From Our Hearts to Yours

The Generosity in Your Heart

Like all of the character traits Jesus embodied, generosity is a matter of the heart. The Pharisees, a sect of religious leaders in Jesus’ day, made a great show of giv­ing to the needy, both in the synagogues and on the streets. They thought this proved how righteous and spiritual they were.

However, Jesus taught just the opposite regarding generosity. He said giving should be done in secret. He instructed us to “take heed that you do not do your charitable deeds before men, to be seen by them.” Instead, you are to not even “let your left hand know what your right hand is doing.” Why? “That…your Father who sees in secret will Himself reward you openly” (Matthew 6:1,2-4).

Giving God’s way demonstrates true righteousness before God, not in front of others, And the result? God in turn rewards the giver. In other words, you cannot look for your blessings and rewards from both man and God.

Giving is a matter between you and God and not you and another person or cause, no matter how impor­tant it is. It’s a matter of the heart. Giving is to be an act of worship. Just as you prepare yourself for wor­ship and ministry, you are to prepare yourself for acts of generosity (2 Corinthians 9:7). Where’s your heart? A guiding truth teaches that “where your treasure is, there your heart will be also” (Matthew 6:21).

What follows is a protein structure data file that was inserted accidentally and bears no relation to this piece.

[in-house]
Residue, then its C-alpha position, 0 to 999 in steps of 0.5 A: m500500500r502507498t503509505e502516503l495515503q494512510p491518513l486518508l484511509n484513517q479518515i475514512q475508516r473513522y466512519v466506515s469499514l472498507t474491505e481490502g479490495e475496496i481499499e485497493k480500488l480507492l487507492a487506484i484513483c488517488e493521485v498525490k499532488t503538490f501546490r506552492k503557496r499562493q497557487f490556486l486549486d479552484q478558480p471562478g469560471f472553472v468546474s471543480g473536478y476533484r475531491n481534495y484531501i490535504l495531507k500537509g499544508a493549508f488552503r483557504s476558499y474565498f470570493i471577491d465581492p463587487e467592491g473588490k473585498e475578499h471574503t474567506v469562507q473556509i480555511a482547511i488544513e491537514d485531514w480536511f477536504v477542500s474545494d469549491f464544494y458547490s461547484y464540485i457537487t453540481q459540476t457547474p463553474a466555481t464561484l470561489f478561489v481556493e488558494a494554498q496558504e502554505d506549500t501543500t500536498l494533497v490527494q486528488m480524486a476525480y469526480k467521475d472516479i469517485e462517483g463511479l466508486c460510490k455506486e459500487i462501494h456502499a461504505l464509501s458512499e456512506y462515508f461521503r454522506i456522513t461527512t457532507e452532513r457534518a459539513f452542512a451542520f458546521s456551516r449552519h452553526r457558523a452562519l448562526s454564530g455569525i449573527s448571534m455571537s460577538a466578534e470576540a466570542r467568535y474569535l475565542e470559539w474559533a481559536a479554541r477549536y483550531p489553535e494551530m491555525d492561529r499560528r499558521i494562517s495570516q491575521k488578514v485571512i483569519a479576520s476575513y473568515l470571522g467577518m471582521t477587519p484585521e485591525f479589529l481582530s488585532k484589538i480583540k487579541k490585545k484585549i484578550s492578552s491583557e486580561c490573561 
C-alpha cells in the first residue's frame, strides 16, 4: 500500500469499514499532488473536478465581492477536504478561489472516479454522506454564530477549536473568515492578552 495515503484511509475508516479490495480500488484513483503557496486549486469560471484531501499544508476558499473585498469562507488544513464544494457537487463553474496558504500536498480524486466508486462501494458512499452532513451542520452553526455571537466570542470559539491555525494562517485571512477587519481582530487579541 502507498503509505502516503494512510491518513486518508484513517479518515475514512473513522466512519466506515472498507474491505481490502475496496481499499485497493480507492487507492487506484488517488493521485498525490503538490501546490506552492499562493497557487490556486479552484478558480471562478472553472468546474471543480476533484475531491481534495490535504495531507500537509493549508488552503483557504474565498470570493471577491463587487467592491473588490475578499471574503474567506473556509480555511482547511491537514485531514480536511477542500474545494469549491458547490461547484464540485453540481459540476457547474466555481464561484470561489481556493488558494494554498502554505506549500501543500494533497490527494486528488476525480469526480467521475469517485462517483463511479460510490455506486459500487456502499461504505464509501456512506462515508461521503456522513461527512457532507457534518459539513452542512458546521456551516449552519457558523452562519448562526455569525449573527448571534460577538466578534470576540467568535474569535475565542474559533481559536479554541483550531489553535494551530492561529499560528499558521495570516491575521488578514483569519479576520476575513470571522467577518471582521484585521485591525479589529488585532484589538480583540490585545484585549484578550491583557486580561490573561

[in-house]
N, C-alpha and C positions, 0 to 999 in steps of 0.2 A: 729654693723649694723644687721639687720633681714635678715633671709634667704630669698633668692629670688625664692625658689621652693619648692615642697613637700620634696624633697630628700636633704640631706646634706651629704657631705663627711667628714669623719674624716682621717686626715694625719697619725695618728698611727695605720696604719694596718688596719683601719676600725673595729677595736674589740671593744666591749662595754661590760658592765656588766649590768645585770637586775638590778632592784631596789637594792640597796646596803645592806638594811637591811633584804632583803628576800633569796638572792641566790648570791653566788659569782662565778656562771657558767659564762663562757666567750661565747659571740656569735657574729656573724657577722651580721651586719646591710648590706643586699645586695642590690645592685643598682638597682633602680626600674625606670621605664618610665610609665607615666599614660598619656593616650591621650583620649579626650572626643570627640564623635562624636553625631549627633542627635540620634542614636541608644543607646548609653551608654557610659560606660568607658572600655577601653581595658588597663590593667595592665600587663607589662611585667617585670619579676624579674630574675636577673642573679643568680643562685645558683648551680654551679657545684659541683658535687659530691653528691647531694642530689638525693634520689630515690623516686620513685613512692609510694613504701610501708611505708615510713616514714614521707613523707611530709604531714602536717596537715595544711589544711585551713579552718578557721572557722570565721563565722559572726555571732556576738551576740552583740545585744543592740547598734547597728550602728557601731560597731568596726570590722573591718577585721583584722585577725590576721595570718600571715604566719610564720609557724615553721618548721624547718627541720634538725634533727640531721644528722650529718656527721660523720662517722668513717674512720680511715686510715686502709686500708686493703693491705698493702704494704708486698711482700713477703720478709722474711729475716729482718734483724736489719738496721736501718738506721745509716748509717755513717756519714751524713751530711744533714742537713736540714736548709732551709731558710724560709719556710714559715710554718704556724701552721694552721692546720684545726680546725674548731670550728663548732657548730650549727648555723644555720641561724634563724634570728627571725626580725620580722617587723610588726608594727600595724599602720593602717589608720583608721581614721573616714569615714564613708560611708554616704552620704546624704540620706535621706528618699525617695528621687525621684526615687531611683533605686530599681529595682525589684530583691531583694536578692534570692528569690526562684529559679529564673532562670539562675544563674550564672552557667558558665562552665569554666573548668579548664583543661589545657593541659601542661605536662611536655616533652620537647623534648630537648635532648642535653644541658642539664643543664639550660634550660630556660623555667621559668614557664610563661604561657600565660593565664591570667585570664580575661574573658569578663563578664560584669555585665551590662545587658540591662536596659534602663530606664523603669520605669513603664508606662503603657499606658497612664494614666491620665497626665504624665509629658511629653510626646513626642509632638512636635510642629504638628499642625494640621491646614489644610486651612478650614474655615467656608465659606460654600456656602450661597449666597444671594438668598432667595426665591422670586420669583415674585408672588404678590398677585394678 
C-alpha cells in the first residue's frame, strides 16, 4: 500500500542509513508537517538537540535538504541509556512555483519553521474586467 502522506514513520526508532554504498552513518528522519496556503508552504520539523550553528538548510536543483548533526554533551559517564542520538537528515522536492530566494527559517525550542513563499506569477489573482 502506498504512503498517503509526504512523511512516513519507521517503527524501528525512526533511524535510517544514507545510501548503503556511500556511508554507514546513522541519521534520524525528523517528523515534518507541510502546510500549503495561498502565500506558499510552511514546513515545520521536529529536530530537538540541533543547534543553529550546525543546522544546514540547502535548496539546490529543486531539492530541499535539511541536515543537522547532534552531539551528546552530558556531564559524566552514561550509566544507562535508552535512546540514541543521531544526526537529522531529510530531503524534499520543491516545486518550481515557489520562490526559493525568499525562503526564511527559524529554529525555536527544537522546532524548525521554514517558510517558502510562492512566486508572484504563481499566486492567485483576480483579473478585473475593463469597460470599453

We know generosity is not necessarily an indicator of a relationship with Jesus. There are many charitable people in the world who are not Christians. But those who have a heart for Jesus and sincerely desire to follow Him are generous — like Him! He instructed us to “seek first the kingdom of God and His righteous­ness, and all these things shall be added to you” (Matthew 6:33). Unfortunately we tend to get this backward. We seek “things” first and add Jesus on as an afterthought.

If you’re feeling the need for a priority makeover, a look at your checkbook or your monthly credit card statement will shout out what you are seeking — things, or the things of God. Take a peek. It’s a lit­tle like taking your temperature. See what it reveals about the level of your commitment to possessions versus the things Jesus values. What does it disclose about your heart-attitude toward money and possessions and generosity?

We also need to asses the generosity of our time and attitudes. Are we available and free with our time for others’ concerns. Do we secretly avoid or seek to help those in need?